Corey Anderson boosts Army

It's taken a pretty long time, but how does the old saying go: Better late than never. Army wide receiver Corey Anderson is finally coming into his own. Anderson, a senior, is doing all the things fans expected him to do when he broke into the program three years ago.

Make the big catch. Break the big play. Scare the heck out of opponents on returns. Although Anderson's play has been overshadowed by the Black Knights' 1-3 start, it's still worth noting. Take, for example, last week against 12th-ranked Boston College.

Anderson put up a career-long 61-yard kickoff return against the Eagles. When the afternoon was over, he had put up a career-best 207 yards on seven kick returns. Anderson's 242 all-purpose yards were also a career-high.

Granted, Army's offense has gotten off to a slow start. But if the Black Knights are to accomplish anything on that side of the ball, they will need a solid No. 2 wide receiver, among other things. Anderson fits the bill behind senior Jeremy Trimble.

Anderson, who is 5-foot-9, 168 pounds, had a career-high 66 receiving yards at Wake Forest two weeks ago. This is what coaches expected from Anderson when he arrived to West Point in 2004. He didn't so much as a freshman, chalk that up to Anderson adapting to the rigors of Academy life.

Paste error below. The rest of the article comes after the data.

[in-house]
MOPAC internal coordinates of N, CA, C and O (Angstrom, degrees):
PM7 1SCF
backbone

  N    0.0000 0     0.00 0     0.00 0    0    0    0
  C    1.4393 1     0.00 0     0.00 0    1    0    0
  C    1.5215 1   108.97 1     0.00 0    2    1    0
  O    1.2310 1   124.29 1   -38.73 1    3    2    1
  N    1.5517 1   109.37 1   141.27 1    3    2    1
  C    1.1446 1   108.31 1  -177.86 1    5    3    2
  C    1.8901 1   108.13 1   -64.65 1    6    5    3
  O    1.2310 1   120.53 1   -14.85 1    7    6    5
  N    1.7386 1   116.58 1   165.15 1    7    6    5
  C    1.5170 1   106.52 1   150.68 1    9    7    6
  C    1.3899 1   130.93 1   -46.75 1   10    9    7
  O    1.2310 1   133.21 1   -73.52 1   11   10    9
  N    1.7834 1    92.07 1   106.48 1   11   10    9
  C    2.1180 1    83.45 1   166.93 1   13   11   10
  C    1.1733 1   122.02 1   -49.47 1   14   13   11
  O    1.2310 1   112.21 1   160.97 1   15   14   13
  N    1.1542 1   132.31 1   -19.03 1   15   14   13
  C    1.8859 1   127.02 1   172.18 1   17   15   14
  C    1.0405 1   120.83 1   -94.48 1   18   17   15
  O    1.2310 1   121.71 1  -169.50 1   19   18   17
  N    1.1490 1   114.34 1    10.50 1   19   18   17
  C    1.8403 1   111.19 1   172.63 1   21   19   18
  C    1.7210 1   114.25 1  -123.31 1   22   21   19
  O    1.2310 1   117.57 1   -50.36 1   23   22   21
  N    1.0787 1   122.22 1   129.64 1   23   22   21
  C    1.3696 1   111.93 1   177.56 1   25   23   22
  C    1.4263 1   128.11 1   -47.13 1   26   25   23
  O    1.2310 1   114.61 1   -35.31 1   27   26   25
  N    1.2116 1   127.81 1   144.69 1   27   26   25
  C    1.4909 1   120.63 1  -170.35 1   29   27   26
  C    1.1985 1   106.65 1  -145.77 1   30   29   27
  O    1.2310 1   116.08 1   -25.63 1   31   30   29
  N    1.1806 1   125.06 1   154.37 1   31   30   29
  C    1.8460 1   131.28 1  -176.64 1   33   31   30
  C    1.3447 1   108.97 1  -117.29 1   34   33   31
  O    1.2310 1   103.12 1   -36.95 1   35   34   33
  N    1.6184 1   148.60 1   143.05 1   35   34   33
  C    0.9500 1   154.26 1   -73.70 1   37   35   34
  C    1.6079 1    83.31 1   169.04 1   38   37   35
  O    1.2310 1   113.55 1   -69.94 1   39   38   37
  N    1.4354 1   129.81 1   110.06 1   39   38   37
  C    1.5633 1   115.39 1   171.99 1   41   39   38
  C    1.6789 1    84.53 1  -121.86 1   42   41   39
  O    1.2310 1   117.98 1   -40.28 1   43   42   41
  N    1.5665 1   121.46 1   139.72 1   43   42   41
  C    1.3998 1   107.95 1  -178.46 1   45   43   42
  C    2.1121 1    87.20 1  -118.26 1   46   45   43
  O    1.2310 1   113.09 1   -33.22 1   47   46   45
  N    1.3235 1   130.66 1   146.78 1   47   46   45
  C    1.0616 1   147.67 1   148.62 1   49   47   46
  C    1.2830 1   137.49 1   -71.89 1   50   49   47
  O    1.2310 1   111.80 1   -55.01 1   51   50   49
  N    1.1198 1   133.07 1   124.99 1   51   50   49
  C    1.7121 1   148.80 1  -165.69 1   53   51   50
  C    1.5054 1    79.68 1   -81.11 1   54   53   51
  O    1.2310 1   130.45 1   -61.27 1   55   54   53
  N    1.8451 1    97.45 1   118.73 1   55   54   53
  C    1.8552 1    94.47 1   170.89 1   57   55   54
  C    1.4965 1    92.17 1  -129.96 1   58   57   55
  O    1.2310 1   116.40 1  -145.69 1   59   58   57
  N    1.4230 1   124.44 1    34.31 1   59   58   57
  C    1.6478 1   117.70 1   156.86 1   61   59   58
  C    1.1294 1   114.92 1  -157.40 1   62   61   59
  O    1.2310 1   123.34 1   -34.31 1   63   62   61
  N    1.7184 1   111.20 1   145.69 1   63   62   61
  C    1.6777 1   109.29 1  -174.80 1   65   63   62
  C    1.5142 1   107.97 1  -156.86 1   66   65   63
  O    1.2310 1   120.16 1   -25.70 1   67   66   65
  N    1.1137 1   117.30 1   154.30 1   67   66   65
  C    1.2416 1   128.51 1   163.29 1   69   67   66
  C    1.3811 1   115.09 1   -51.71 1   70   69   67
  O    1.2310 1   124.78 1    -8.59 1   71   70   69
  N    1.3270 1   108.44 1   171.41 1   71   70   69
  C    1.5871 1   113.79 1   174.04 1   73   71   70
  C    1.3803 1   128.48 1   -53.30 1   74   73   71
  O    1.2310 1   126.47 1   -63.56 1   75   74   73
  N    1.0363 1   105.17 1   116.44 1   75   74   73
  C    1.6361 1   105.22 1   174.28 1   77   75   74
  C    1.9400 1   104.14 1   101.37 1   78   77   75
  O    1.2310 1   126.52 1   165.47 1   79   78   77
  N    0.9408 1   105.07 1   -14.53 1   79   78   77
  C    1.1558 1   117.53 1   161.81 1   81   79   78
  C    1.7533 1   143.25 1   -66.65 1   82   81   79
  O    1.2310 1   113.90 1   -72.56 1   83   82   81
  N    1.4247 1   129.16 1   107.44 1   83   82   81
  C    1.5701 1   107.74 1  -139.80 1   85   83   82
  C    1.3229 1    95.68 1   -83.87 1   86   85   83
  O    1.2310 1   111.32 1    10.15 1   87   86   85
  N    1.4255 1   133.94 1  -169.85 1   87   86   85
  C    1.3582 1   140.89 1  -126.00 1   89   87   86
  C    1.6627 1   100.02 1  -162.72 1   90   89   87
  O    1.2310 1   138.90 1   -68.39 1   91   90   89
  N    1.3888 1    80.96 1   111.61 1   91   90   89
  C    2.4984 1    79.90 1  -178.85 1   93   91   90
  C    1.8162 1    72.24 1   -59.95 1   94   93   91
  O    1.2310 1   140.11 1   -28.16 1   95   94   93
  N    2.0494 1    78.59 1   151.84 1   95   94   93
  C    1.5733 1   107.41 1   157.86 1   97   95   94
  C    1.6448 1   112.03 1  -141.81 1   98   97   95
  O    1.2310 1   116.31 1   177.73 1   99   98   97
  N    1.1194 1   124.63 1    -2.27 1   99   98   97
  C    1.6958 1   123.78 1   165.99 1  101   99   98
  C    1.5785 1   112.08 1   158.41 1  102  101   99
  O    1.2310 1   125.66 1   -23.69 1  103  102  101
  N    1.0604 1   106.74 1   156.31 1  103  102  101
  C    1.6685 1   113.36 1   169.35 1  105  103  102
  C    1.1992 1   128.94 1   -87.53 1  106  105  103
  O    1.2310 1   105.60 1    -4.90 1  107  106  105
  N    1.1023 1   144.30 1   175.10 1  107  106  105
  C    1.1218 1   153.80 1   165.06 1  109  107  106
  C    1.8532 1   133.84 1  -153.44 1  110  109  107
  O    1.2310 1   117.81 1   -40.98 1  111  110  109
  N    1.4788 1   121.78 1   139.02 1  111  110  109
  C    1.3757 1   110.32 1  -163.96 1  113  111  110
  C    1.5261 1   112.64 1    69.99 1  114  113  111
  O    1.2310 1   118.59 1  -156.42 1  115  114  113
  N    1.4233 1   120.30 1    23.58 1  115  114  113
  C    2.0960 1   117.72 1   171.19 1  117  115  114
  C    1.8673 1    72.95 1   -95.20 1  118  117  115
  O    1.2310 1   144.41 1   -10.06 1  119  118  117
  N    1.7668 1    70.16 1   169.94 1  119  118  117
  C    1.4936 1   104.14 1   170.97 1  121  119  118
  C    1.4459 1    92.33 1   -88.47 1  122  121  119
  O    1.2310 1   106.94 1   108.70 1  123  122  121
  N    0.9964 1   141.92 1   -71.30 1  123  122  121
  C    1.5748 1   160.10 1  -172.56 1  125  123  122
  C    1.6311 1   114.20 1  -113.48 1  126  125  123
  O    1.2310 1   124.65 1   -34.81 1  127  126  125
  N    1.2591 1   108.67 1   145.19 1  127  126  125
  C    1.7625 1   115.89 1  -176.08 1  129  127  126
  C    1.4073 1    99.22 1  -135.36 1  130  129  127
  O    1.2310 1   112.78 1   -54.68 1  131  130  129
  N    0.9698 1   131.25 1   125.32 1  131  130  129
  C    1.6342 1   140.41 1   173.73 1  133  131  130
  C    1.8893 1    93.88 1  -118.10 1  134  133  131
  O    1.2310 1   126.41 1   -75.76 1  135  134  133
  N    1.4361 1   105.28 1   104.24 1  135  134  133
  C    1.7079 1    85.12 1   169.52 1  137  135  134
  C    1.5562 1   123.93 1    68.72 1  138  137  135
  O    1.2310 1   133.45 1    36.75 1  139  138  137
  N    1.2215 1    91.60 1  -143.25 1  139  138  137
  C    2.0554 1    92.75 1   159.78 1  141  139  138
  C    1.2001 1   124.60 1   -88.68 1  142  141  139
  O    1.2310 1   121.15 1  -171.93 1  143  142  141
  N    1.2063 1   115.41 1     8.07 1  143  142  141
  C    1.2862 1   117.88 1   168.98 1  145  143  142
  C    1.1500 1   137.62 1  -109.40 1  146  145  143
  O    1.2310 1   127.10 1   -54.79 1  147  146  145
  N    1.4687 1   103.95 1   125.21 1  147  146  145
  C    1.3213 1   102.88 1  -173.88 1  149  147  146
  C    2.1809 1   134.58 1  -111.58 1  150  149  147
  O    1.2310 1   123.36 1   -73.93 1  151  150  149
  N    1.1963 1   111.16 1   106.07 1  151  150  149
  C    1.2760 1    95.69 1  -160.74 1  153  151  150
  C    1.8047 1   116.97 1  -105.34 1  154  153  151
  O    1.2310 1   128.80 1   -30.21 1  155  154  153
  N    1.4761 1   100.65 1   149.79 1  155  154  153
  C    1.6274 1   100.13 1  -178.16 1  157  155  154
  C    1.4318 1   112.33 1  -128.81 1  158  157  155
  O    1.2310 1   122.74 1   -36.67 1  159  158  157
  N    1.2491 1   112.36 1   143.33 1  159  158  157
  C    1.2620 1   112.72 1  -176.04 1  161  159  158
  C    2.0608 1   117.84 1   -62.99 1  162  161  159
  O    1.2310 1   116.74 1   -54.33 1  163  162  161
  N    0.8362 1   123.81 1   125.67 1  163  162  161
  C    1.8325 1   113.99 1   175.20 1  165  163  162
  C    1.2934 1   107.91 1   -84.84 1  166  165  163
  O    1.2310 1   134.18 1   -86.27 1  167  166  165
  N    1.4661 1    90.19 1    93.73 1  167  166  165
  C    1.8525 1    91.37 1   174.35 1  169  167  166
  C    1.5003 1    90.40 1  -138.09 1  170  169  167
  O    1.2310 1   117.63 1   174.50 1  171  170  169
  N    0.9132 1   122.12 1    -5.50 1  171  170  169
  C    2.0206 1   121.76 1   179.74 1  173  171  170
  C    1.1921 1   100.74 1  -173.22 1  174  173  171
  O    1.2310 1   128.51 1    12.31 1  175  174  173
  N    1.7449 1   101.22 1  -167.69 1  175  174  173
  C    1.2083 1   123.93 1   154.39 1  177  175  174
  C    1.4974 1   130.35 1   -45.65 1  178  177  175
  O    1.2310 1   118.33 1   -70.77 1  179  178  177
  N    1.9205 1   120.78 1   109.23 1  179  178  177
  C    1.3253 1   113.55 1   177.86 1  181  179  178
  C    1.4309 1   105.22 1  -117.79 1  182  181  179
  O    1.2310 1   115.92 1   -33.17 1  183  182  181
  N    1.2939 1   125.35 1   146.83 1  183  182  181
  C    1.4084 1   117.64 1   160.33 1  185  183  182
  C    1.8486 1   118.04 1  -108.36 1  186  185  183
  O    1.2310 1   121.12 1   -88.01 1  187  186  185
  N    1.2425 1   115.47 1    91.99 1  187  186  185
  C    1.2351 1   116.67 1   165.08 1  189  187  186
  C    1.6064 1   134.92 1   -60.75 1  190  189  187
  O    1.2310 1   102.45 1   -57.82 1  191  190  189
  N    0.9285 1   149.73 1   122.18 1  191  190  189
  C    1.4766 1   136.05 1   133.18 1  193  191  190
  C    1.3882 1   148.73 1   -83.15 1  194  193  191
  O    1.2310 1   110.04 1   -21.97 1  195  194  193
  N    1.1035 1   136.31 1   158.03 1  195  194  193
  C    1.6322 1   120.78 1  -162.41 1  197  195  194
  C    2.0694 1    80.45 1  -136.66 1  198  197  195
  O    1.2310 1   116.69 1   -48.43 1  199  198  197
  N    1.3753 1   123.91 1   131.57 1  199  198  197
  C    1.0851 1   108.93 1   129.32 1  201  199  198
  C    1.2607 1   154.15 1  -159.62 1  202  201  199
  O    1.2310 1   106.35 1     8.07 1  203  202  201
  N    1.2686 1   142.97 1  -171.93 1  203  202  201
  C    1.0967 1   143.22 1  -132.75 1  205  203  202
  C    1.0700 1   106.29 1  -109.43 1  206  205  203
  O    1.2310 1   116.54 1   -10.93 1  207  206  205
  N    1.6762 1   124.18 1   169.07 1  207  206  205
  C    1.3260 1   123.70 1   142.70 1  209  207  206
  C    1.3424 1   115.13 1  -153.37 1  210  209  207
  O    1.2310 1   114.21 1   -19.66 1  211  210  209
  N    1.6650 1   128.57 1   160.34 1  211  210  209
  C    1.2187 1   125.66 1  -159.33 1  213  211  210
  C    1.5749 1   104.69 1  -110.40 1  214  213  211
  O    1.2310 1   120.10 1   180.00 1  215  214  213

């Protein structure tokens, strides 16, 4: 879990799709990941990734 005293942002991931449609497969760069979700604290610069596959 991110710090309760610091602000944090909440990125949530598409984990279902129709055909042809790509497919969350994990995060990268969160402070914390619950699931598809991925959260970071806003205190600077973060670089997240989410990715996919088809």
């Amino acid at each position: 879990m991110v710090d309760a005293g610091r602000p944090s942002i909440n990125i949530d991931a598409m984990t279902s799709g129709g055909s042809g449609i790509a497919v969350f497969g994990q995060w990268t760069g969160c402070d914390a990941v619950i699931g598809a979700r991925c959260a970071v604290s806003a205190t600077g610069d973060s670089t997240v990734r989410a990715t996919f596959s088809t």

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But Anderson put up only 193 receiving yards as a sophomore and 680 all-purpose yards in 2006. Not shabby, but not what many expected from Anderson. He's fast and explosive, but early on, Anderson sometimes dropped passes and missed routes. That was years past.

This is 2007. There's going to come a time, hopefully this weekend against Temple, when one of Anderson's big catches or returns breaks a game wide open. Or is maybe just what the Black Knights need to get over the hump and pull out a win.

It certainly isn't hard to root for Anderson. Whether he makes another catch at Michie Stadium again, he's still a success story. Anderson is the first male in the family to attend college. He grew up in the tough Belmont section of Tampa. Belmont is a neighborhood full of trouble with gangs, drugs and violence. But Anderson always avoided that scene.

Anderson concentrated on academics and athletics at Jesuit High, playing football, basketball and running track. As a senior at Jesuit, Anderson earned looks from Division I-AA schools Richmond, Holy Cross and Fordham. However, Anderson always wanted to play Division I football.

Army gave him a shot. Here he is. Anderson has turned the corner, he's making big plays. It's certainly been worth the wait. Top Stories